SWIMMER Q&A: CATCHING UP WITH OLIVIA SMOLIGA
by Rachel Lutz, Swim Writer
Olivia Smoliga took home eight gold medals from the Short Course World Championships last December; however, she reminded us modestly, a couple of those medals came from preliminary swims on relay teams. She learned valuable lessons from the meet, she explained, during her record-breaking medal haul.
And it left Smoliga with a bright outlook for the world championships coming up in just a few weeks.
The sprinter and backstroker had just left her morning weights workout when she opened up to swim writer Rachel Lutz for our monthly series of Swimmer Q&As.
Q. What are your takeaways from going eight-for-eight at short course worlds in December?
OS: I think I had a lot of takeaways from that meet in general. More than just getting eight for eight, like you said, because that in itself was really cool. The part that was unexpected for me was the medal count because I didn’t know that I would be on as many relays as I was. I guess three of them were also preliminary relays, so I wasn’t actually in the final. I take that into account as well.
But I also don’t want to sell it short because I think it really was a lot of swims. I was really happy with myself and how I handled that. It was kind of like an NCAAs vibe because at NCAAs you swim 13, 14 times because of relays. I think I was well-prepared to do that.
Coming out of it, I think what I’m most pleased with and what I’ll take away is how I handled myself and how I approached each race. I felt like so much more confident for this meet. I think that’s a testament to how I’ve been training. I think it’s because I’ve been training well. I have that under my belt. I’m ready to go. There’s no reason to be nervous.
Q. What’s the difference between swimming professionally and collegiate swimming for you, as you never really left your home base in Georgia?
OS: I feel so lucky to have the comfort of having a home base of just staying in Georgia, living in Athens and being with the same group of people that I have lived with. It’s my sixth year here so I know everyone and I feel so comfortable with that. It was a really big adjustment for me, mentally, after I graduated. I don’t know why. I think just so much changed. You’re no longer swimming for a college team. You no longer are held accountable by a team. You just are literally swimming for yourself.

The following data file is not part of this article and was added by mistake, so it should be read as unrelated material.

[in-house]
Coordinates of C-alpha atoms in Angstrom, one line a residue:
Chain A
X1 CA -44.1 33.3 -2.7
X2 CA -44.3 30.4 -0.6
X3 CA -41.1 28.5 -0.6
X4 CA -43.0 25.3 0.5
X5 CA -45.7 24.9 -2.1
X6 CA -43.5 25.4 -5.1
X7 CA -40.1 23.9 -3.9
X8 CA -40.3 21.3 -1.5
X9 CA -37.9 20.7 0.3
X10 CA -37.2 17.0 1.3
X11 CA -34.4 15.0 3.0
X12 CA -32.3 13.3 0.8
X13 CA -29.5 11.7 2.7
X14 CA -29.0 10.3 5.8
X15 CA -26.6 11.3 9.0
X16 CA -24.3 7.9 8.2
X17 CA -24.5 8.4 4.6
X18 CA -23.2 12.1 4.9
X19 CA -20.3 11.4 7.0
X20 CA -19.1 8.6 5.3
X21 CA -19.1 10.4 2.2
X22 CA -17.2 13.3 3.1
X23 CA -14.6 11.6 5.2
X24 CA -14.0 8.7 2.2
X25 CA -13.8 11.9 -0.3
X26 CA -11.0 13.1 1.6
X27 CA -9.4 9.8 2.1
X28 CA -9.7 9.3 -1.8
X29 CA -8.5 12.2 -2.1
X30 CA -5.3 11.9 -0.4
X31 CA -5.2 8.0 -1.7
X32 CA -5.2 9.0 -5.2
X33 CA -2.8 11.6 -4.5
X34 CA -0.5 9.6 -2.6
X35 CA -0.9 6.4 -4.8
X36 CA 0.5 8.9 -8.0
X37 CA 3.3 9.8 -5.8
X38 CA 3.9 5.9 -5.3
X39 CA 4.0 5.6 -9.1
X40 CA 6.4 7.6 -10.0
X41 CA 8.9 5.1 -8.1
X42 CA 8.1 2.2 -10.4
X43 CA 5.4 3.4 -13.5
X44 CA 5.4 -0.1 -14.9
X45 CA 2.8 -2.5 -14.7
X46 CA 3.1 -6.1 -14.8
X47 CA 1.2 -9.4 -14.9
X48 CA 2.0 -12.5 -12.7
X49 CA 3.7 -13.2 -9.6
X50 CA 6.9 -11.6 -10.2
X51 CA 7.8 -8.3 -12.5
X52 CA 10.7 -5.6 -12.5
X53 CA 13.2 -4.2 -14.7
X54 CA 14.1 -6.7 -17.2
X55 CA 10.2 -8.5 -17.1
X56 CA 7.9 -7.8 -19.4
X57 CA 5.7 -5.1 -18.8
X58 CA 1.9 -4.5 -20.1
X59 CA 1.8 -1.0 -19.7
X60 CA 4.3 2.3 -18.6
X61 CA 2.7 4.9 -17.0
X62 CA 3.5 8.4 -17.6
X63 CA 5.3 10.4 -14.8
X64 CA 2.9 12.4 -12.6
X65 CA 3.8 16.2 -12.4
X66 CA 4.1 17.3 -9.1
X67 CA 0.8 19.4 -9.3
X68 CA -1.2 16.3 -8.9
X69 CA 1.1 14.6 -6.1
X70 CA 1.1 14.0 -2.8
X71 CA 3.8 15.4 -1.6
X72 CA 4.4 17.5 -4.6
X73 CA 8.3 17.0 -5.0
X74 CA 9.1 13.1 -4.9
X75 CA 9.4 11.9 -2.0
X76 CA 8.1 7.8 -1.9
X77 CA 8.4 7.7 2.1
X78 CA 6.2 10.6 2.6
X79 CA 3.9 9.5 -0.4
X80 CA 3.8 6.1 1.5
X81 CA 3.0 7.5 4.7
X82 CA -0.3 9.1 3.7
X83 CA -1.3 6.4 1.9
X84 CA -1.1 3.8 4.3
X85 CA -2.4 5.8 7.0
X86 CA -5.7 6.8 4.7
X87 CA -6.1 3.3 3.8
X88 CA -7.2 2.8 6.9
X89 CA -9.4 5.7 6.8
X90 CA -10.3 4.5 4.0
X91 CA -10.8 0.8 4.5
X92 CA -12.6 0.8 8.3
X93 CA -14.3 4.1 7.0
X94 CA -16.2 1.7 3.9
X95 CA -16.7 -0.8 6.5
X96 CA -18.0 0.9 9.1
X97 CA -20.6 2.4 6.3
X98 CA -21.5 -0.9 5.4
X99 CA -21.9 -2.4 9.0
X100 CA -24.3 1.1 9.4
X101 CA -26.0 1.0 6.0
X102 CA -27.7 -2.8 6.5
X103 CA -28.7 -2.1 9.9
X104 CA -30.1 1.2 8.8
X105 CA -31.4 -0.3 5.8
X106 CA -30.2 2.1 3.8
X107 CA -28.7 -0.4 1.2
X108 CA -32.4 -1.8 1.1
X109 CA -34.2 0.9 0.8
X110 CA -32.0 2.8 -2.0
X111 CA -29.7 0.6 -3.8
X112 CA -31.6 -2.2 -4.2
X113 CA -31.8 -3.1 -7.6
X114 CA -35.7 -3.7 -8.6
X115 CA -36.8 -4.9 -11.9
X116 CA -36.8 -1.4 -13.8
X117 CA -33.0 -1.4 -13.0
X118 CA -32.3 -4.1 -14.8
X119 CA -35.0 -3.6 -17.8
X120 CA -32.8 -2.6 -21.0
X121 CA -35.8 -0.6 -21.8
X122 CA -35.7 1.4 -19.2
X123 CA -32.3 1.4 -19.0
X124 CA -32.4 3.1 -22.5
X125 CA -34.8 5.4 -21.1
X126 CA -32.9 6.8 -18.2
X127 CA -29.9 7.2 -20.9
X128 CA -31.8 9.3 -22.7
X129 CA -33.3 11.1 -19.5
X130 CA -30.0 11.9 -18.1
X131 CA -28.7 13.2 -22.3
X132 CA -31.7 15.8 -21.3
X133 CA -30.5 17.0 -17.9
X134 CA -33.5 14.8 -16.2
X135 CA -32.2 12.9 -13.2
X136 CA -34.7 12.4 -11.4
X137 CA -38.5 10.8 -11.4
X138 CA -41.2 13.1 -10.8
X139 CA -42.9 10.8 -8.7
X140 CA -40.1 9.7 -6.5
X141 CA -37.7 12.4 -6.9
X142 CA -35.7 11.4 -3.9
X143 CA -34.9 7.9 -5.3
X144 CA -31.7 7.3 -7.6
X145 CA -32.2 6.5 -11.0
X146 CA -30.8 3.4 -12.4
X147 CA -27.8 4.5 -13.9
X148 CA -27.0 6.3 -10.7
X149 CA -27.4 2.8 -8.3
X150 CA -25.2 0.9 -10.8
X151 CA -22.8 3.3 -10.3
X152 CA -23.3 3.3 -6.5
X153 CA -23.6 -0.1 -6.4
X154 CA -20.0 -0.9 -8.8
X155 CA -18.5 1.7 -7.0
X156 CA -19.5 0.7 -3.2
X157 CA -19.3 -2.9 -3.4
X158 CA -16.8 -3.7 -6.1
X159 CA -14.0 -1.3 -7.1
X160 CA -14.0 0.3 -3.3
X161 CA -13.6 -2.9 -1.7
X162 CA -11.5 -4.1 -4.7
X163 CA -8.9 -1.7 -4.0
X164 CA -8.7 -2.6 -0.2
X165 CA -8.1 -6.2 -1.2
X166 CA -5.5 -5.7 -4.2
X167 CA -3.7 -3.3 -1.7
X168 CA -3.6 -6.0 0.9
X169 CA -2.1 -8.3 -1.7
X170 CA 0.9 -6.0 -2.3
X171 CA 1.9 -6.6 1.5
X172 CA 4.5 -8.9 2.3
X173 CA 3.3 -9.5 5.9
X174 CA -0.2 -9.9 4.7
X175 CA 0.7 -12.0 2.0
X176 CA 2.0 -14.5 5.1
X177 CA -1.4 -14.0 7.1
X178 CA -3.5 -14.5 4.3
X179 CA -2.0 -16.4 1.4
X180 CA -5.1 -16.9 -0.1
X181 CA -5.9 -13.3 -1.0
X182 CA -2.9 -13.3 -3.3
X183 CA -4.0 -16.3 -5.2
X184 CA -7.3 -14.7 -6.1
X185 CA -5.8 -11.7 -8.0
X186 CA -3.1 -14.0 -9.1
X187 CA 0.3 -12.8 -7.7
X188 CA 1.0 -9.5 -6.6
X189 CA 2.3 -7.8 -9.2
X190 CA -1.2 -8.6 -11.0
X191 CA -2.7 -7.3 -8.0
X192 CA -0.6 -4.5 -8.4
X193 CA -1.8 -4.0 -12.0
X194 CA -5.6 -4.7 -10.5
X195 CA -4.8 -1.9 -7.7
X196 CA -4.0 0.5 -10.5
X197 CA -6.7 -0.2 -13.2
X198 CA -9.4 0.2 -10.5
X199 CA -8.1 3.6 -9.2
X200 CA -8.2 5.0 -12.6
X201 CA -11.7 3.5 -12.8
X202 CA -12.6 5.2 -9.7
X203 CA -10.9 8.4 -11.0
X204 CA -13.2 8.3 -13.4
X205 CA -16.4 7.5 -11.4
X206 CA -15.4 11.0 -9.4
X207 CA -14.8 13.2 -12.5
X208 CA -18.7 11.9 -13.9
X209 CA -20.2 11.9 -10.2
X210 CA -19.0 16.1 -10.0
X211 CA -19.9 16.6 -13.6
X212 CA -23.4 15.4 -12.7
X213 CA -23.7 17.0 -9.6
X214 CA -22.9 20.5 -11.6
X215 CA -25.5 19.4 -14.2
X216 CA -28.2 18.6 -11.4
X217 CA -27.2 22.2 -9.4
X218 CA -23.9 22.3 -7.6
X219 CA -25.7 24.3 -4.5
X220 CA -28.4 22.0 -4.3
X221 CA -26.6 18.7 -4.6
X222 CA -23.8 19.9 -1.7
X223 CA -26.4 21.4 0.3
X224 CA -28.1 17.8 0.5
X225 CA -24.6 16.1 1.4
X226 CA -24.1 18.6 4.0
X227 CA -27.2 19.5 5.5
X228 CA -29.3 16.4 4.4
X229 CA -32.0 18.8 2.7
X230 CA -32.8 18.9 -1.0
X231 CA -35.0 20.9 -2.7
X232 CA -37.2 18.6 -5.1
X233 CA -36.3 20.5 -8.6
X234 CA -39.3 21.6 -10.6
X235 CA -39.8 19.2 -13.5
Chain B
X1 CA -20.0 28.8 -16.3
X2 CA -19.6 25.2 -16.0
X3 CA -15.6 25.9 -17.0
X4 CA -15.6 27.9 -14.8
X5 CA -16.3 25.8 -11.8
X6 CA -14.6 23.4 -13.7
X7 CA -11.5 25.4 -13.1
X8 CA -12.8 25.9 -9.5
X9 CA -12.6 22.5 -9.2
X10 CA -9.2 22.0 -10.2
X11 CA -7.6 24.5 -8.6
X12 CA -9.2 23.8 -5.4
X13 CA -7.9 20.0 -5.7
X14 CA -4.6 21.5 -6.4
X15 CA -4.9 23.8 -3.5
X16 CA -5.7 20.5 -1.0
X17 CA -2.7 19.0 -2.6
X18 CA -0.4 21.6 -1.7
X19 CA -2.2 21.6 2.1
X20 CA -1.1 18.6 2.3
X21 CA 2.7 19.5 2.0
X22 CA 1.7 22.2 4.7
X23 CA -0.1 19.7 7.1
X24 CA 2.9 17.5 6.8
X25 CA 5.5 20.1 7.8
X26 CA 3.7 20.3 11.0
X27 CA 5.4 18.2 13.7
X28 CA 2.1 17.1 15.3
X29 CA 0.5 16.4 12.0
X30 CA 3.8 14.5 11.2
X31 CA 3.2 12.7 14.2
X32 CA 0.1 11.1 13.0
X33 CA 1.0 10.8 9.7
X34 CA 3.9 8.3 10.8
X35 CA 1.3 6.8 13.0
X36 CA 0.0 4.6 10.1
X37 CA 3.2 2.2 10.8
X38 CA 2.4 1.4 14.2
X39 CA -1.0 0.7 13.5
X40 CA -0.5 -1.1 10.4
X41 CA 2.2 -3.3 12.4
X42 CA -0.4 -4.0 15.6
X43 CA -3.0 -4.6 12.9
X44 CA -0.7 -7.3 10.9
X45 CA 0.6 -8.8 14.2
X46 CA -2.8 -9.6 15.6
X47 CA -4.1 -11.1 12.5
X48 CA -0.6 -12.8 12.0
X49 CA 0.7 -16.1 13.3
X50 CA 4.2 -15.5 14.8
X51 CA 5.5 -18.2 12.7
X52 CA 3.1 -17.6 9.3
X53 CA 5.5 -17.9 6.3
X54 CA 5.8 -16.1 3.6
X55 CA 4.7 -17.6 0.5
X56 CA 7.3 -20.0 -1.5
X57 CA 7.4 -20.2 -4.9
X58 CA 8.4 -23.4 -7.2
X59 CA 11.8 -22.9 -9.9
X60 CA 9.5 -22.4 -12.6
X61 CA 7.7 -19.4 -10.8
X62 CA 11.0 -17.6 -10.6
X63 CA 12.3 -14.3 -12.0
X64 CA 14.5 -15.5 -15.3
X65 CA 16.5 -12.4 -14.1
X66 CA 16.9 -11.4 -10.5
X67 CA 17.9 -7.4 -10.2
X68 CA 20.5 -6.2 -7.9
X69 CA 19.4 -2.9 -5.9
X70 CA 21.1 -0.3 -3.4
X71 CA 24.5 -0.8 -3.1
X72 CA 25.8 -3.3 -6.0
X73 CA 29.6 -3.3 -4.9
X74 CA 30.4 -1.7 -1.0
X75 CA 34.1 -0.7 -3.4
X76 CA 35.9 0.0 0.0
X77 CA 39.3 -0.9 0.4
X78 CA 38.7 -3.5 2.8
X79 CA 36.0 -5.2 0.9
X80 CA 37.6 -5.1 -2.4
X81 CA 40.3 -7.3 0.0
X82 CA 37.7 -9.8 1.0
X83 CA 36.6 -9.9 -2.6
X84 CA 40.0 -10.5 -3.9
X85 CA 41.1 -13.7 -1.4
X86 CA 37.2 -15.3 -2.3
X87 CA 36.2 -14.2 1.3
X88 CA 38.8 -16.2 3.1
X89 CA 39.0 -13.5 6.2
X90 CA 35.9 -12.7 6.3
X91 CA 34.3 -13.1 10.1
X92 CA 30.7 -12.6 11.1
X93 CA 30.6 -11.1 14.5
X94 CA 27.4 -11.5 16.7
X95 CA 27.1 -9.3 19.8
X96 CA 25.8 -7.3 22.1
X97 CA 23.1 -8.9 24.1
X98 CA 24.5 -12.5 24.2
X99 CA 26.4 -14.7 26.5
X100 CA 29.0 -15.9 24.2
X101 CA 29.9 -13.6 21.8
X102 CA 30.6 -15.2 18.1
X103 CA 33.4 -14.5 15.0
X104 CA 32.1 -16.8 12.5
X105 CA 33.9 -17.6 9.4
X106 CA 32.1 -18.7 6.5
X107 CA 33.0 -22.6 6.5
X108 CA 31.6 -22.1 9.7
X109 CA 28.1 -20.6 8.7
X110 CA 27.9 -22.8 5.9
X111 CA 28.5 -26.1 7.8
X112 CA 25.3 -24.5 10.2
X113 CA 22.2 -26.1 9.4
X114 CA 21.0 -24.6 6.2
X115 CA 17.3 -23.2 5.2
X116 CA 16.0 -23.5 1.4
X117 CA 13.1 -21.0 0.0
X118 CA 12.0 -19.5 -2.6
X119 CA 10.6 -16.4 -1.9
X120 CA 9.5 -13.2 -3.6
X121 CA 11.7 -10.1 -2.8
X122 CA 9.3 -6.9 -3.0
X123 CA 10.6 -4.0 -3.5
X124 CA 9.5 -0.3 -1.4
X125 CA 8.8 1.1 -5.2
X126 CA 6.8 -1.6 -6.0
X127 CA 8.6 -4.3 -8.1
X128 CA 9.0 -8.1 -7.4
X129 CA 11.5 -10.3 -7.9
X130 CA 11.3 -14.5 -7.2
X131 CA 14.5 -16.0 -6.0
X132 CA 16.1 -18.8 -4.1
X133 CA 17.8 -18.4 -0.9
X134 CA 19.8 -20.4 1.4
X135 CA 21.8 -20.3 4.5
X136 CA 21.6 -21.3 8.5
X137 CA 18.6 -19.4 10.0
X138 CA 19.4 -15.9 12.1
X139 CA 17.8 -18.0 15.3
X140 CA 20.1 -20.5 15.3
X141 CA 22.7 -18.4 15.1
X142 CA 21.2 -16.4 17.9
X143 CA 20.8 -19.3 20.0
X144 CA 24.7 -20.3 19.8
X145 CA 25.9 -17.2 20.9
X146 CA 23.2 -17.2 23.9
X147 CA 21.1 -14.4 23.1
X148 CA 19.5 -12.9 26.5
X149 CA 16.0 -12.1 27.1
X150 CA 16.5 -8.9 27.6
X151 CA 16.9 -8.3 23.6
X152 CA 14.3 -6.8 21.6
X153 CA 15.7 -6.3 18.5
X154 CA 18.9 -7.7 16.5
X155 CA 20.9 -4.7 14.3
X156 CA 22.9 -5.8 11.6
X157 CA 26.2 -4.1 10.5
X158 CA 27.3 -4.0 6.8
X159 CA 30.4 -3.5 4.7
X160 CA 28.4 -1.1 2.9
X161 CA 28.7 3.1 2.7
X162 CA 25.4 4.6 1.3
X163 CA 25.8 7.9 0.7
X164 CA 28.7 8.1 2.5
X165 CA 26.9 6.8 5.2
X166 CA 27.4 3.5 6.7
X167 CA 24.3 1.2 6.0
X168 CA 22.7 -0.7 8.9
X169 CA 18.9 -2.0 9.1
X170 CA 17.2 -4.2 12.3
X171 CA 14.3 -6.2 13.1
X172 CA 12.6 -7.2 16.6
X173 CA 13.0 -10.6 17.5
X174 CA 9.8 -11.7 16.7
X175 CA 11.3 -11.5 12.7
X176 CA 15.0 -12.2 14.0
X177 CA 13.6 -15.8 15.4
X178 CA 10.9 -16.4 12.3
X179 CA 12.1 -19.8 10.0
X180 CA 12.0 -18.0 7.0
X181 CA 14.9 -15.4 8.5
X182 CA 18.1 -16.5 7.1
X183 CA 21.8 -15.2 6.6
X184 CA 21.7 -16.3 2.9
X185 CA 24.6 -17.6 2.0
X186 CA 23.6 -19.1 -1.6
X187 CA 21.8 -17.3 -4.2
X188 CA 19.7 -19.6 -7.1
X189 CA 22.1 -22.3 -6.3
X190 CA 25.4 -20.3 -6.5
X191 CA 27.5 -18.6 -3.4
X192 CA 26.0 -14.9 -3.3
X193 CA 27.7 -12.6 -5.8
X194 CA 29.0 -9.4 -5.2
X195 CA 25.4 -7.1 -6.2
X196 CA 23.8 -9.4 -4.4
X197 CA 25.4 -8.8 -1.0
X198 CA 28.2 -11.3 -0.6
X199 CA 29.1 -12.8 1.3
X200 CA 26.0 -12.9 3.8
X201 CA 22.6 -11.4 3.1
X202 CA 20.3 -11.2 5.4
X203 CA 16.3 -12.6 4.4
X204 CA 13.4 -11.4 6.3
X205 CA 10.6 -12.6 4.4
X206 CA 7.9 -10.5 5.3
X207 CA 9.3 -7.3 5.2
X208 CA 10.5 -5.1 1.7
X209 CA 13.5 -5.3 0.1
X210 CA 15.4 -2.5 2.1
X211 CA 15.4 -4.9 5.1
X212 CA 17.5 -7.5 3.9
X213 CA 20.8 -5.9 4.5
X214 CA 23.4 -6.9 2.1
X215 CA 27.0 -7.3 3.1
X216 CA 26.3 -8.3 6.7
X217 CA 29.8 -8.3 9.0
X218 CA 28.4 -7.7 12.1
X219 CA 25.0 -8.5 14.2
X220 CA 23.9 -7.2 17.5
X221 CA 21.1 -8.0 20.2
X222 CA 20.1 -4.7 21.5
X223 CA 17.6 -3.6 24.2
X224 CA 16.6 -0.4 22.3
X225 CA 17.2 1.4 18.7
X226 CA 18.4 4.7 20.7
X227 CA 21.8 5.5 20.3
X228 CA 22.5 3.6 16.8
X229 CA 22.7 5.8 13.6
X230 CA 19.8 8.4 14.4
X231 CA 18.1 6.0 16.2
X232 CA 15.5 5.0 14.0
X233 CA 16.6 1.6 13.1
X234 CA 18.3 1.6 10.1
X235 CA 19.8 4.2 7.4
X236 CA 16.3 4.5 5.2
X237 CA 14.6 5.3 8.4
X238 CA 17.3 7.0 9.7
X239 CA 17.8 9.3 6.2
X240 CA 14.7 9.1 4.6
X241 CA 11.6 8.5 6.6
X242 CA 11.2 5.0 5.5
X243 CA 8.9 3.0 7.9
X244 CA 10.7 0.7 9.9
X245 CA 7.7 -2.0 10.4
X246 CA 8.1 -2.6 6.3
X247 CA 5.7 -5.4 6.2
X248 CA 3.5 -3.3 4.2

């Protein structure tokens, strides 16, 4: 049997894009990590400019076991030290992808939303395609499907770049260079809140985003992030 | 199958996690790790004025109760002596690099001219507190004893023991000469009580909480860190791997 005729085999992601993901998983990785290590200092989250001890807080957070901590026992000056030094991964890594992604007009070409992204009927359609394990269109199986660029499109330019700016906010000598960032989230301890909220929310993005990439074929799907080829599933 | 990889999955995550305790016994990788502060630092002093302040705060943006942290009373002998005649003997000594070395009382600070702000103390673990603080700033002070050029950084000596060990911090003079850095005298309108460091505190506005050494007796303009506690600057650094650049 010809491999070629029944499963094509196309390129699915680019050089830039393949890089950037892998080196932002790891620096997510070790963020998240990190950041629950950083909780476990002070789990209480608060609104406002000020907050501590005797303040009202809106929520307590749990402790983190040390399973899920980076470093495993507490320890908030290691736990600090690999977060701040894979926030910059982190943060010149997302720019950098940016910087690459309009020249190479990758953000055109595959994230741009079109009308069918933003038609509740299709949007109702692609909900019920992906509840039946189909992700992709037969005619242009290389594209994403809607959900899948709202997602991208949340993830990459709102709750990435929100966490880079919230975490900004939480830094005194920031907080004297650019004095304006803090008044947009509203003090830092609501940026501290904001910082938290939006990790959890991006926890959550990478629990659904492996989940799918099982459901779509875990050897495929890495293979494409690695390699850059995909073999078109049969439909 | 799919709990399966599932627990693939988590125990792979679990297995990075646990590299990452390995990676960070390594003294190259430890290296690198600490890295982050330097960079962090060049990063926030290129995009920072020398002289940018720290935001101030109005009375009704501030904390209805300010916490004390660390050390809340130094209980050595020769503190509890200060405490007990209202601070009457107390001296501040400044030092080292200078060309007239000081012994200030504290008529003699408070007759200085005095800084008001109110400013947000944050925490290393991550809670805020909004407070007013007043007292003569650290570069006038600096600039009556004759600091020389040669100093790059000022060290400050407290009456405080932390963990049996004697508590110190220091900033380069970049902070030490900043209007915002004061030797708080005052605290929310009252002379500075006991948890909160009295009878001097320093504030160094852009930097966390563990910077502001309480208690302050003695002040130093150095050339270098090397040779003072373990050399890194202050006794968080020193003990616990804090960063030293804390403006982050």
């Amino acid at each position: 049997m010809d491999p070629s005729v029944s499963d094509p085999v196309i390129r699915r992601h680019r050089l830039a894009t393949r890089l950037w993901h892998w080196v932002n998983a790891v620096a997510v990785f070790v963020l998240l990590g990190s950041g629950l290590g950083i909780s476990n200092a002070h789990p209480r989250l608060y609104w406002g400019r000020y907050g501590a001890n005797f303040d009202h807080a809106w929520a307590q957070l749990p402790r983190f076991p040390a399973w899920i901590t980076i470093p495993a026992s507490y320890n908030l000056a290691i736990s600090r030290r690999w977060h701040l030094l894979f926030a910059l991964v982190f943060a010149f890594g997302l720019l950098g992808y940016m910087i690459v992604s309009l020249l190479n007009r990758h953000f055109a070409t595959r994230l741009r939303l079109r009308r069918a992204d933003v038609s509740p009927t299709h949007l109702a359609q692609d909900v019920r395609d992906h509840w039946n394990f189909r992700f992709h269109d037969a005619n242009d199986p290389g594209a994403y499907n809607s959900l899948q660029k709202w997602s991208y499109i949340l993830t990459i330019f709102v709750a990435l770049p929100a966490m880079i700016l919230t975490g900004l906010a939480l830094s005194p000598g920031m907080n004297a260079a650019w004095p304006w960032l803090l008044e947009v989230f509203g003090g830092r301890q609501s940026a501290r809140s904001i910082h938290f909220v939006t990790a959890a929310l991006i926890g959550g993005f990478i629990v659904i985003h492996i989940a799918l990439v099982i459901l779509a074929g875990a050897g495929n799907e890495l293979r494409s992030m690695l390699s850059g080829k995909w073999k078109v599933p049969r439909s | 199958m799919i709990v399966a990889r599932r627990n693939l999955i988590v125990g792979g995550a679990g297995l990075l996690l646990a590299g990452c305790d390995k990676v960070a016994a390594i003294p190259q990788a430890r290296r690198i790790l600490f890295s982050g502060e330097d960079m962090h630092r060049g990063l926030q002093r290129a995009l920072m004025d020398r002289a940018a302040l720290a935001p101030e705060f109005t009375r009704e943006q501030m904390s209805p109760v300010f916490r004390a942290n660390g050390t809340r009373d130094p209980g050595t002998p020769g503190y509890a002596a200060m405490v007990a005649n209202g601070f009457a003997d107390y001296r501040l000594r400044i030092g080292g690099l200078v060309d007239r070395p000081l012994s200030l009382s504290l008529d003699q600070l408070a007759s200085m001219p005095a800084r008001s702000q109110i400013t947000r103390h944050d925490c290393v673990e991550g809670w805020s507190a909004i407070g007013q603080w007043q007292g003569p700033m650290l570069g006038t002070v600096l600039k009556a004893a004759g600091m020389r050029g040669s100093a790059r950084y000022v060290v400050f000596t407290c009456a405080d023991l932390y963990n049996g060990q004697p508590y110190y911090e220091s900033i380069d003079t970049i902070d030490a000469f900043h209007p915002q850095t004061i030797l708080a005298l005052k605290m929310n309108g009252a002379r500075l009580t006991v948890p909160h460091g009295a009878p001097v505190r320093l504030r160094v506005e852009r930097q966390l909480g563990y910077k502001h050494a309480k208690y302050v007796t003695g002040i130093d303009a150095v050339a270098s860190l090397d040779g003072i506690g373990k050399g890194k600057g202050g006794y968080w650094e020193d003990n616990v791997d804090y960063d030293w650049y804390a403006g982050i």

I think the intensity is a little ramped up because again, I’m just swimming for myself so it’s like, if you want to do it for you, you’re going to do it for yourself. You don’t really have to be held accountable by a team. That changed for sure. I accepted it now. I’m like, ‘OK, let’s go. This is your career now.’ I feel like I have to treat myself like a professional. That’s the mentality I’ve gotten through the past two years.
Q. It sounds like this is the kind of situation where you have to be even more honest with yourself, especially if you don’t have teammates to hold you accountable.
OS: I had a really good talk with Tony [Anthony] Ervin actually. To me, he’s just this guru of wisdom and knowledge. I take everything that he says to heart.
We were talking about how a meet went and I was like, ‘Ah, it was alright. I think I really need to have my coaches like be on me if I’m having a bad day. I need them to push me a little bit more.’ That’s just my preference. He said to something like, ‘To become the champion that you want to be, at the end of the day, you are the only one that can keep yourself accountable. Regardless of what your coaches do or say.’ That stuck with me.
Q. How do you approach your coach and ask for that push?
OS: Jack Bauerle is the head coach, but my coach is primarily Brian Smith. I have gone to his office twice and been like, ‘You know, I just need to you to yell at me or push me or motivate me at practice when I’m seeming low.’ Because at the end of the day, yeah, it is me, but I do kind of expect my coach to be like, ‘alright let’s go, this is the last 50 of the set. So let’s really just push it!’ And to get in my face with that. I do appreciate that he’s a laidback guy, but I have to do that for myself too and not expect it from my coaches all the time.
Q. What’s the number one tip you find yourself giving to young backstrokers at clinics that you host?